“Cleansed and victorious”
Already the subject of an Oscar-winning documentary short depicting his journalistic career entitled Breathing Lessions: The Life and Work of Mark O’Brien, it appears the now deceased polio survivor had a salacious moment in his life yet to be told. Author of the 1990 magazine article “On Seeing a Sex Surrogate”, O’Brien had done just that. Saddled with feelings of embarrassment whenever thoughts about his sexuality or inability to control his body cropped up, there came an opportunity to do what he never dreamed possible. Propositioned to pen a story on the handicapped and their sex lives, his research brought him in contact with a defunct sex therapy department at UC Berkley, the school he had attended for poetry. Delving deeper into the concept, O’Brien soon found himself becoming his own interviewee on the road to losing his virginity.
Written and directed by Ben Lewin, The Sessions introduces us to a man trapped inside his own mind. Unable to move anything but his head due to the disease’s effect on muscle movement, O’Brien (John Hawkes) could only be outside of an iron lung for three hours at a time. As such, any chance at a social existence beyond the attendants hired for his care was impossible. And once he declared his love for the youngest of these (Annika Marks‘ Amanda), her inability to process the emotions such a responsibility entailed left him defeated to the prospect of forever being alone with the God he good-naturedly blamed for his troubles. Too quick to attach with those showing even the smallest shred of interest, inevitable rejection devastated every time.
He’s a tragic soul believing he was the cause of his sister’s death and the burden his parents were forced to bear. Besides a couple of assistants he could trust implicitly—Rod (W. Earl Brown) and Vera (Moon Bloodgood)—his only source for a confidant came in the form of his priest, Father Brendan (William H. Macy). Versed in the ways of consoling the unfortunate, this man of God is left a bit on his heels when made to weigh in on the subject of Mark seeking the help of a sex surrogate to finally feel pleasure in what he had always felt shame. The question of whether his therapist Cheryl (Helen Hunt) was anything more than a prostitute comes up, but it’s quickly answered with a resounding “No” after witnessing the level of professionalism and empathy involved.
Titled The Sessions for a reason, the film becomes a touching look at the scale of intimate love’s blurring boundaries over the course of Mark and Cheryl’s clinical union. For her this is a job—she takes notes after each visit, lays down specific ground rules, and always returns home to her husband Josh (Adam Arkin). Progressive to the nth degree, Josh’s unemployed philosopher accepts her work as a worthy cause until the strict delineation begins dissolving. While they agree to six sessions readying Mark for the prospect of finding a woman who could love him, the connection formed is stronger than anyone could have anticipated. Mark is a poet in touch with his emotions and she a creature susceptible to his innocent charms. It’s a bittersweet truth proving how love can sometimes make life worse.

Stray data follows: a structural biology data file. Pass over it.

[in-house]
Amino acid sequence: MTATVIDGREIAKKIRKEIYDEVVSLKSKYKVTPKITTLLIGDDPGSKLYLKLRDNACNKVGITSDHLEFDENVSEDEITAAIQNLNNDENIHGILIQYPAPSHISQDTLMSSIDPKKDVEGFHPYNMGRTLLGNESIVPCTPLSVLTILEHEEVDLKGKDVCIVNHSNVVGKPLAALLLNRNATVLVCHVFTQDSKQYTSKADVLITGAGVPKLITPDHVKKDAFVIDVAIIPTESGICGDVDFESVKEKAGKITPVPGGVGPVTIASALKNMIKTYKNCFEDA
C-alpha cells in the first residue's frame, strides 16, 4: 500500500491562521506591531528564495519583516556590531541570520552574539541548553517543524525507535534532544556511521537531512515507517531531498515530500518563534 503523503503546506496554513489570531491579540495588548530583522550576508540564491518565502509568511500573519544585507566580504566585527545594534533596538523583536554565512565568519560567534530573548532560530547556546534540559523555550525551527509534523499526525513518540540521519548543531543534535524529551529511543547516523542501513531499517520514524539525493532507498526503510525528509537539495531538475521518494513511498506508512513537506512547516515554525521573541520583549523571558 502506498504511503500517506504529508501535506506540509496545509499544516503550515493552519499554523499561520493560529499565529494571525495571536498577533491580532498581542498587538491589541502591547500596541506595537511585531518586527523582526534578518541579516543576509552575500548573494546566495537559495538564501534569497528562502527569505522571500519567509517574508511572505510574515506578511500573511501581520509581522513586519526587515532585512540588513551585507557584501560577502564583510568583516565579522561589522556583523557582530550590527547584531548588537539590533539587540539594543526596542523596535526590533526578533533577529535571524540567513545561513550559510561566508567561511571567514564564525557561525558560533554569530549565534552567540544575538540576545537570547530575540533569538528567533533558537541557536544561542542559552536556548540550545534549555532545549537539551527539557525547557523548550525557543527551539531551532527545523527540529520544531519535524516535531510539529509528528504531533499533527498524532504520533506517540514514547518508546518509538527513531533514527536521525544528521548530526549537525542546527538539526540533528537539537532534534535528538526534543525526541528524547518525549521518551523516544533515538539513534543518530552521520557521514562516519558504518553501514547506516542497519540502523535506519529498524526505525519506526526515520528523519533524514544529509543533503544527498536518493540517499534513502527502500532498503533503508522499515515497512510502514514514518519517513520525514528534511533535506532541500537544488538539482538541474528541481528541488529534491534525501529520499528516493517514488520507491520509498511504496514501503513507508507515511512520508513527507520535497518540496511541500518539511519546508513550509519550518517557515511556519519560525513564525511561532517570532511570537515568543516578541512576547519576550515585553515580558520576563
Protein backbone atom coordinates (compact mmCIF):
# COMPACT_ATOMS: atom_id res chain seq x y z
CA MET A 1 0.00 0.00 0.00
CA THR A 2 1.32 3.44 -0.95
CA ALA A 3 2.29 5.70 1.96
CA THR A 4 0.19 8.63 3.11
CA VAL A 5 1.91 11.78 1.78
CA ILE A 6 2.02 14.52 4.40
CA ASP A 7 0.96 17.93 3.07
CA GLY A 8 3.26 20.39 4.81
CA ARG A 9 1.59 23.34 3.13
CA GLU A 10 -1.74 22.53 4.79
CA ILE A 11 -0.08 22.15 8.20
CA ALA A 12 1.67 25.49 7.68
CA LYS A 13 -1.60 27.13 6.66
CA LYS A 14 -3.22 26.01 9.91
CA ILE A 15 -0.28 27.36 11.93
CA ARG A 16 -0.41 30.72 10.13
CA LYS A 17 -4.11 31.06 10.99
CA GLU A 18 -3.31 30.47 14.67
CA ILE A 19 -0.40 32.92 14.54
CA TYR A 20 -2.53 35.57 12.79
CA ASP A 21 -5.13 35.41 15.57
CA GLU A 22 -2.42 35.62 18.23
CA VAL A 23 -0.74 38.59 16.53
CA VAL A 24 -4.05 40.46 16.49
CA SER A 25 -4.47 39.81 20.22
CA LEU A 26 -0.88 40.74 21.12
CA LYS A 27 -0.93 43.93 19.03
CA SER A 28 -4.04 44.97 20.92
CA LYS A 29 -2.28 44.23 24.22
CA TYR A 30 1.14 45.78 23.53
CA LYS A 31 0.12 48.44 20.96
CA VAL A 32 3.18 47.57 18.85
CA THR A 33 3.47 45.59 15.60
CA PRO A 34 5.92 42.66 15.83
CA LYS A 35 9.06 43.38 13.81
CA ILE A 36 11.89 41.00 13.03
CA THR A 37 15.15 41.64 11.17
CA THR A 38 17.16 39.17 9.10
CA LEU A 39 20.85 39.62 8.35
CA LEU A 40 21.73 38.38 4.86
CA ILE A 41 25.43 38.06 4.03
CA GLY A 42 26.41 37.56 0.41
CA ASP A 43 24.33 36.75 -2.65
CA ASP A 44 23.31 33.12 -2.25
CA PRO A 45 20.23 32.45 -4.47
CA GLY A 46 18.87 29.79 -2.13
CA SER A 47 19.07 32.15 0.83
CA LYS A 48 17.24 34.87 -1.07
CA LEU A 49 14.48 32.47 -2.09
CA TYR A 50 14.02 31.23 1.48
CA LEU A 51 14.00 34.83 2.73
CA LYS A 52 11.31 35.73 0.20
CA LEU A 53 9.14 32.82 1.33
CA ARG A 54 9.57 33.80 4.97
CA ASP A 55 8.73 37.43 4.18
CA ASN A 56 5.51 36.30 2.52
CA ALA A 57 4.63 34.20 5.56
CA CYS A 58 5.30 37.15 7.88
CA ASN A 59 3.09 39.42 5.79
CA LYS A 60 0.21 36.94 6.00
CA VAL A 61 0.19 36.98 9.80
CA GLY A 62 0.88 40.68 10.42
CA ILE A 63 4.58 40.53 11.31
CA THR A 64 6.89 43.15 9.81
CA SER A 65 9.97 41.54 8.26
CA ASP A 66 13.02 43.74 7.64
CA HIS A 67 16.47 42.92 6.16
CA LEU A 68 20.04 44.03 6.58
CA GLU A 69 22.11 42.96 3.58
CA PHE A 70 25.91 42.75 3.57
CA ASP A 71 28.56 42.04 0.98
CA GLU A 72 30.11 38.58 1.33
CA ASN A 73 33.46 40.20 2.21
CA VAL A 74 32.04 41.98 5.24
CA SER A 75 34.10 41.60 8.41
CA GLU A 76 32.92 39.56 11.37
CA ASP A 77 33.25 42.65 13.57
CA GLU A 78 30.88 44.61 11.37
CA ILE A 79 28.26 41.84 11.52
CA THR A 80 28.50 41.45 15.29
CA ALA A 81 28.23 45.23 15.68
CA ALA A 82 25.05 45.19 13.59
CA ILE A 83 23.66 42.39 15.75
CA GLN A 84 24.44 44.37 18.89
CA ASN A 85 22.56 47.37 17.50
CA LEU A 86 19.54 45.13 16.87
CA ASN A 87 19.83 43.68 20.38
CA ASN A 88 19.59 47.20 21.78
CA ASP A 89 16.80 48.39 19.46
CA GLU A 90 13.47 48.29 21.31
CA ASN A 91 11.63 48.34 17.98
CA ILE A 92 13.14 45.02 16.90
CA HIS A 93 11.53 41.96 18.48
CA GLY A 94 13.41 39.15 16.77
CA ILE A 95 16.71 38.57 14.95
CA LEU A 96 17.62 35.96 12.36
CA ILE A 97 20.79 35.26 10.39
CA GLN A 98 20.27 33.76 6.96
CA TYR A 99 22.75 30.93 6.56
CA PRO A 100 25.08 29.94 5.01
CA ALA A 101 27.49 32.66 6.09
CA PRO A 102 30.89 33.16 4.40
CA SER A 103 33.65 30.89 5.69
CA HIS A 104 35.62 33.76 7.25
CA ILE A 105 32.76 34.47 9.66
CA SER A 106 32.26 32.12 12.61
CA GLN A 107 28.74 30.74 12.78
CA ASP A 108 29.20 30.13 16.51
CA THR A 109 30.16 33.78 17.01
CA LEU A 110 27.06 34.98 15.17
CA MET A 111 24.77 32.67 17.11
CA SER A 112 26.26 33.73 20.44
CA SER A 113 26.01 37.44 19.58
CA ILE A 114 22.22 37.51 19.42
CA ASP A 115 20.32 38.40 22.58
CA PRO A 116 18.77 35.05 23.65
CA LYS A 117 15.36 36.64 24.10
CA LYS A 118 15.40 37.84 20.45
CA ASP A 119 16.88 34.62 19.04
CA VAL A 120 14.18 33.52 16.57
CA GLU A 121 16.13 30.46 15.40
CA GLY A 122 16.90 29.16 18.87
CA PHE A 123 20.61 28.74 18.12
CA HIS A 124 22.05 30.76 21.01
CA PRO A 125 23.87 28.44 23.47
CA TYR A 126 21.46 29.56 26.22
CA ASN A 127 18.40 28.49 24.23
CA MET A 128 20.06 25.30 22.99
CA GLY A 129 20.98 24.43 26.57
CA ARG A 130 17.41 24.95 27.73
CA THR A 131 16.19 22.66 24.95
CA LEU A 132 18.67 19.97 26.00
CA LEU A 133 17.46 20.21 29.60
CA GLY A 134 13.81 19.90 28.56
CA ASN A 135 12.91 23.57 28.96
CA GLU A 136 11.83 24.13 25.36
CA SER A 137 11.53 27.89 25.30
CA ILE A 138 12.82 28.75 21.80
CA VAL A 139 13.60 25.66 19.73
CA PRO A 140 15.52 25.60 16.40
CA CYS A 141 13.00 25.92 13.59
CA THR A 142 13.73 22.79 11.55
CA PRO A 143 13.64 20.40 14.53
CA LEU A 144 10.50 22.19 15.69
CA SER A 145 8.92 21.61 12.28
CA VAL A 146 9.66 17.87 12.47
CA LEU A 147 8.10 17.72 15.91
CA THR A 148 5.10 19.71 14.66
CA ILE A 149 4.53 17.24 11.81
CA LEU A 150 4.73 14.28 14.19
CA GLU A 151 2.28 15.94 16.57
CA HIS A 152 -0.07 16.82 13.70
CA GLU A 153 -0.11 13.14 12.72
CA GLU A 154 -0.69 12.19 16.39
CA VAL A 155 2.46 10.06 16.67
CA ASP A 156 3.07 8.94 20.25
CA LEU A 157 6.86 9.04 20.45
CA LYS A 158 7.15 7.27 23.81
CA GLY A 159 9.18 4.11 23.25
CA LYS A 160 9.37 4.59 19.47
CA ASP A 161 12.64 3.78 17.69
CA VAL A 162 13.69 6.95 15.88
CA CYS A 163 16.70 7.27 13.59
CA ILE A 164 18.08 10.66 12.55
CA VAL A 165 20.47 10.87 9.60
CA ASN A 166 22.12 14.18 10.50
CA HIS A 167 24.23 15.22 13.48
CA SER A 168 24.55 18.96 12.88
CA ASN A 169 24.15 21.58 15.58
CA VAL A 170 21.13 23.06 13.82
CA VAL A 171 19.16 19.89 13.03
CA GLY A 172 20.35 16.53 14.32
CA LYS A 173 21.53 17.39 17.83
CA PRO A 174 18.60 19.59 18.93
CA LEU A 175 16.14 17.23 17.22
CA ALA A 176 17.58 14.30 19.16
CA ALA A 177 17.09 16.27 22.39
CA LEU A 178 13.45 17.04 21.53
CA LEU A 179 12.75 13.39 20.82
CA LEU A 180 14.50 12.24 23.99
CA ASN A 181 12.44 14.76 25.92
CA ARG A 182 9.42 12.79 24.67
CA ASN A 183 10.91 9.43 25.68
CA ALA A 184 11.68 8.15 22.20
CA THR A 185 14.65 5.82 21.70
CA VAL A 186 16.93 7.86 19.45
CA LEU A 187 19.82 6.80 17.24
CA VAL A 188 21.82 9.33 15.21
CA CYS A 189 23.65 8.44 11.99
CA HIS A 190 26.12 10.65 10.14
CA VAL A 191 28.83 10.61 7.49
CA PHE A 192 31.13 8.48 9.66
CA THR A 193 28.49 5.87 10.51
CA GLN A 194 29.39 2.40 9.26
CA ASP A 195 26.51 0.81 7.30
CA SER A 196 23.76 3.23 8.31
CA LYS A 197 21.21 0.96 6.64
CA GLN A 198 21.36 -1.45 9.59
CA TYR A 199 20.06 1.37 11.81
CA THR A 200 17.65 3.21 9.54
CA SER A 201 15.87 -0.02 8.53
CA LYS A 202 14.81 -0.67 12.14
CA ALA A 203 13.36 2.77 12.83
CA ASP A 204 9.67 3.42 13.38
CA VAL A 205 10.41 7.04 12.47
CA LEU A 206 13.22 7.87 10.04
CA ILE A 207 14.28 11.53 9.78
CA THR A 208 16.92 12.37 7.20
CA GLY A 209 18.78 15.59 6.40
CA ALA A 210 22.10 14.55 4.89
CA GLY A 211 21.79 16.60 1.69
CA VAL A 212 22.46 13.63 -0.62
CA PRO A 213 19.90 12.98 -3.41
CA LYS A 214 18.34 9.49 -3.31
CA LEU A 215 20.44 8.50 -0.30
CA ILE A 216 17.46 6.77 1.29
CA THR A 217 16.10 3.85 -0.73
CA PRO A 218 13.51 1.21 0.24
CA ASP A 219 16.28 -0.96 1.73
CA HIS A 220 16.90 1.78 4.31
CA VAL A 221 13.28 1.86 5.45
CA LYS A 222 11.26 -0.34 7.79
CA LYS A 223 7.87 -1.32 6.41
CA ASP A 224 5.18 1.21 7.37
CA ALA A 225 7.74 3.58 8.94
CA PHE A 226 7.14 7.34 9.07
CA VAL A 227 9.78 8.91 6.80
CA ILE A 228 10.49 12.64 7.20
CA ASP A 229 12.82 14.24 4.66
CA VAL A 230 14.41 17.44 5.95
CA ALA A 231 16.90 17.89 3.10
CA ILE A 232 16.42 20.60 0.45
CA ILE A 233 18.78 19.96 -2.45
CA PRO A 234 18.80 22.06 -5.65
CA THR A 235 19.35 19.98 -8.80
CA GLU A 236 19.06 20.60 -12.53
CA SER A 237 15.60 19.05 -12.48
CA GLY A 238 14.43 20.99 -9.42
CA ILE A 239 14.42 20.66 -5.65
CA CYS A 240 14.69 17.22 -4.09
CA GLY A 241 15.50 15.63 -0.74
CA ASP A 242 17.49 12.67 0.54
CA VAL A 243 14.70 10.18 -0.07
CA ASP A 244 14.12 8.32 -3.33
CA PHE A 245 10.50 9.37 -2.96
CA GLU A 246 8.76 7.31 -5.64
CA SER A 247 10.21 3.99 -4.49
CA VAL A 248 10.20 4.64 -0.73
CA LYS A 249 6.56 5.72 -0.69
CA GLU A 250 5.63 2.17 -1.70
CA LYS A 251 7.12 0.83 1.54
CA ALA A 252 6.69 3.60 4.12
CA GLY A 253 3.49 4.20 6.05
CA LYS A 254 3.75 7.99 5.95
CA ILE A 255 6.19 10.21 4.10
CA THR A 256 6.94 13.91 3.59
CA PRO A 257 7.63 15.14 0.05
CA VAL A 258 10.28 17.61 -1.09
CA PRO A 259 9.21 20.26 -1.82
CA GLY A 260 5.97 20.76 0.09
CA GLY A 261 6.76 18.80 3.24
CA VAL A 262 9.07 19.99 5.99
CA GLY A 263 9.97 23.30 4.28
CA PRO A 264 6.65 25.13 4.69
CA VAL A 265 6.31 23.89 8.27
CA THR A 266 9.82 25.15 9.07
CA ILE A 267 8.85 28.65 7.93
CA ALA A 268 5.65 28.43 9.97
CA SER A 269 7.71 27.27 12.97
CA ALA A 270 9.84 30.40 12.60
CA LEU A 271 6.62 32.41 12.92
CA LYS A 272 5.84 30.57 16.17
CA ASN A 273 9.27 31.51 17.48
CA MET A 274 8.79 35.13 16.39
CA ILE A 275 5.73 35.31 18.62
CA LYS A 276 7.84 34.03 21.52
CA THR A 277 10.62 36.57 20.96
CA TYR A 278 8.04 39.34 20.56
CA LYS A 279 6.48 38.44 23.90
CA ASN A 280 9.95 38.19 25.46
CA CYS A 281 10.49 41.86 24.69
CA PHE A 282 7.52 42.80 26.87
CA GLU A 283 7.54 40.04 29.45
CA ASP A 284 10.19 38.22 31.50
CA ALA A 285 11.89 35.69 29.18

Tough to call what transpires by-the-books since it is such a unique situation, these types of stories do intrinsically find a way to feel familiar in their unfamiliarity. That which makes it a profitable subject for film is exactly what helps label it clichéd and predictable. It’s therefore up to the details to set it apart from the other feel good tales of underdogs beating the odds, including a welcome sense of humor. There are dark moments of painful rejection and unavoidable disappointment, but brief inflections of laughter caused by a flabbergasted motel concierge or invested priest help temper them so they may resonate more. And when you see the genuine smiles naturally forming on the faces of Hunt, Marks, and Robin Weigert‘s Susan in direct response to O’Brien’s wit, it’s unavoidable to understand what an amazing man he was.
Hunt bears her soul and body for the role, diving into a character that refuses to see sex as taboo. Contrasting her comfort in being nude for a large portion of the film is Hawkes’ portrayal of O’Brien’s shy fear. Led his entire life to believe he could do nothing but harm those he loved, the intimacy they share in bed together opens him to an entirely new world. Usually adjectives like ‘brave’ get bandied about to the point of over-saturation where nudity is concerned, but I believe it apt in this instance. Both actors show an immeasurable amount of heart in their depiction of a powerful bond stemming from an unorthodox business arrangement that would indelibly alter them. The way in which Hawkes must contort his body for full authenticity could earn him an Oscar nomination alone.
Despite this all-encompassing professionalism, however, there is still that lingering notion I’ve seen it all before. The tale of a crippled being made whole by a stranger who also needs a shot of purpose is a trope Hollywood has been recycling over and over again whenever introduced to a new, slightly different spin. I say this not to slight Mark and Cheryl’s journey towards a miraculous rebirth of love; only that I’m not sure the film itself can overcome its subject matter to be more than its vessel. A brilliant showcase for some inspired and touching performances, the story has a hard time transcending above being a touching portrait of humanity in its purest form. Maybe I’m wrong, though, and that’s enough.
 John Hawkes as “Mark O’Brien” on the set of THE SESSIONS. Photo By Sarah M. Golonka
 Helen Hunt as “Cheryl Cohen Greene.” Image courtesy of Fox Searchlight Pictures
 William H. Macy as “Father Brendan.” Image courtesy of Fox Searchlight Pictures